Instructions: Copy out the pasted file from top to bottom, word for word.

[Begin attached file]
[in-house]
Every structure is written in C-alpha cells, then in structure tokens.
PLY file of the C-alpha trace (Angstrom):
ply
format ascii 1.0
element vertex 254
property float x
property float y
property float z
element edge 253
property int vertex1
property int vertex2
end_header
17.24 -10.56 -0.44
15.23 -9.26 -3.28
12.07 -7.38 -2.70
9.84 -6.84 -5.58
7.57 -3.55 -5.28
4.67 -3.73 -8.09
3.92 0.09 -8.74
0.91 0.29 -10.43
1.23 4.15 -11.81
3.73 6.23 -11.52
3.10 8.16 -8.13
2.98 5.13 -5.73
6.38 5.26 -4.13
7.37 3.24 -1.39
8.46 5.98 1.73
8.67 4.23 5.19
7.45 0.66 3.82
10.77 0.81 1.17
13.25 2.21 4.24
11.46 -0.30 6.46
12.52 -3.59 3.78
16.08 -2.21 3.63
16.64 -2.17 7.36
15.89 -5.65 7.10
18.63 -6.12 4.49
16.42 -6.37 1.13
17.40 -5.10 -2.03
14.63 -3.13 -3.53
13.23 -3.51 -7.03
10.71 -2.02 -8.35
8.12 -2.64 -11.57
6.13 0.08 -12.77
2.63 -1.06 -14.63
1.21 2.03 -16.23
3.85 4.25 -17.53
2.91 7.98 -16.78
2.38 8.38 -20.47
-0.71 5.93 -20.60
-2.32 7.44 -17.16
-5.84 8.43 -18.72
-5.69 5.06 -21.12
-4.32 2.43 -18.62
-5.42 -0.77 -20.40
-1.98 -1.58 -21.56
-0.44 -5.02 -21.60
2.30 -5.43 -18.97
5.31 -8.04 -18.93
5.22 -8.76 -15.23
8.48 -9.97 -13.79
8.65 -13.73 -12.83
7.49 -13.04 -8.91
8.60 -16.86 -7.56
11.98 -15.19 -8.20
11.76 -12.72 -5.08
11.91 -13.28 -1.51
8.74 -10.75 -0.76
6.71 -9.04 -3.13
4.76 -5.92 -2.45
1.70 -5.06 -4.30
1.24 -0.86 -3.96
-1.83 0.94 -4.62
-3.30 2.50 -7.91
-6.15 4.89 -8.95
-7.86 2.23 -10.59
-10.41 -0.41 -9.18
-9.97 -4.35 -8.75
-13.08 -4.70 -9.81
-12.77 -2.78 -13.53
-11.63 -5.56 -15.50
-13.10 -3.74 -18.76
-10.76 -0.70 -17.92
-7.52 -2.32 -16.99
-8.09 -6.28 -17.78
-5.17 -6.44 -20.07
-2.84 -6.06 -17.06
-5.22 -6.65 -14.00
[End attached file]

[in-house]
Every structure is written in C-alpha cells, then in structure tokens.
PLY file of the C-alpha trace (Angstrom):
ply
format ascii 1.0
element vertex 254
property float x
property float y
property float z
element edge 253
property int vertex1
property int vertex2
end_header
17.24 -10.56 -0.44
15.23 -9.26 -3.28
12.07 -7.38 -2.70
9.84 -6.84 -5.58
7.57 -3.55 -5.28
4.67 -3.73 -8.09
3.92 0.09 -8.74
0.91 0.29 -10.43
1.23 4.15 -11.81
3.73 6.23 -11.52
3.10 8.16 -8.13
2.98 5.13 -5.73
6.38 5.26 -4.13
7.37 3.24 -1.39
8.46 5.98 1.73
8.67 4.23 5.19
7.45 0.66 3.82
10.77 0.81 1.17
13.25 2.21 4.24
11.46 -0.30 6.46
12.52 -3.59 3.78
16.08 -2.21 3.63
16.64 -2.17 7.36
15.89 -5.65 7.10
18.63 -6.12 4.49
16.42 -6.37 1.13
17.40 -5.10 -2.03
14.63 -3.13 -3.53
13.23 -3.51 -7.03
10.71 -2.02 -8.35
8.12 -2.64 -11.57
6.13 0.08 -12.77
2.63 -1.06 -14.63
1.21 2.03 -16.23
3.85 4.25 -17.53
2.91 7.98 -16.78
2.38 8.38 -20.47
-0.71 5.93 -20.60
-2.32 7.44 -17.16
-5.84 8.43 -18.72
-5.69 5.06 -21.12
-4.32 2.43 -18.62
-5.42 -0.77 -20.40
-1.98 -1.58 -21.56
-0.44 -5.02 -21.60
2.30 -5.43 -18.97
5.31 -8.04 -18.93
5.22 -8.76 -15.23
8.48 -9.97 -13.79
8.65 -13.73 -12.83
7.49 -13.04 -8.91
8.60 -16.86 -7.56
11.98 -15.19 -8.20
11.76 -12.72 -5.08
11.91 -13.28 -1.51
8.74 -10.75 -0.76
6.71 -9.04 -3.13
4.76 -5.92 -2.45
1.70 -5.06 -4.30
1.24 -0.86 -3.96
-1.83 0.94 -4.62
-3.30 2.50 -7.91
-6.15 4.89 -8.95
-7.86 2.23 -10.59
-10.41 -0.41 -9.18
-9.97 -4.35 -8.75
-13.08 -4.70 -9.81
-12.77 -2.78 -13.53
-11.63 -5.56 -15.50
-13.10 -3.74 -18.76
-10.76 -0.70 -17.92
-7.52 -2.32 -16.99
-8.09 -6.28 -17.78
-5.17 -6.44 -20.07
-2.84 -6.06 -17.06
-5.22 -6.65 -14.00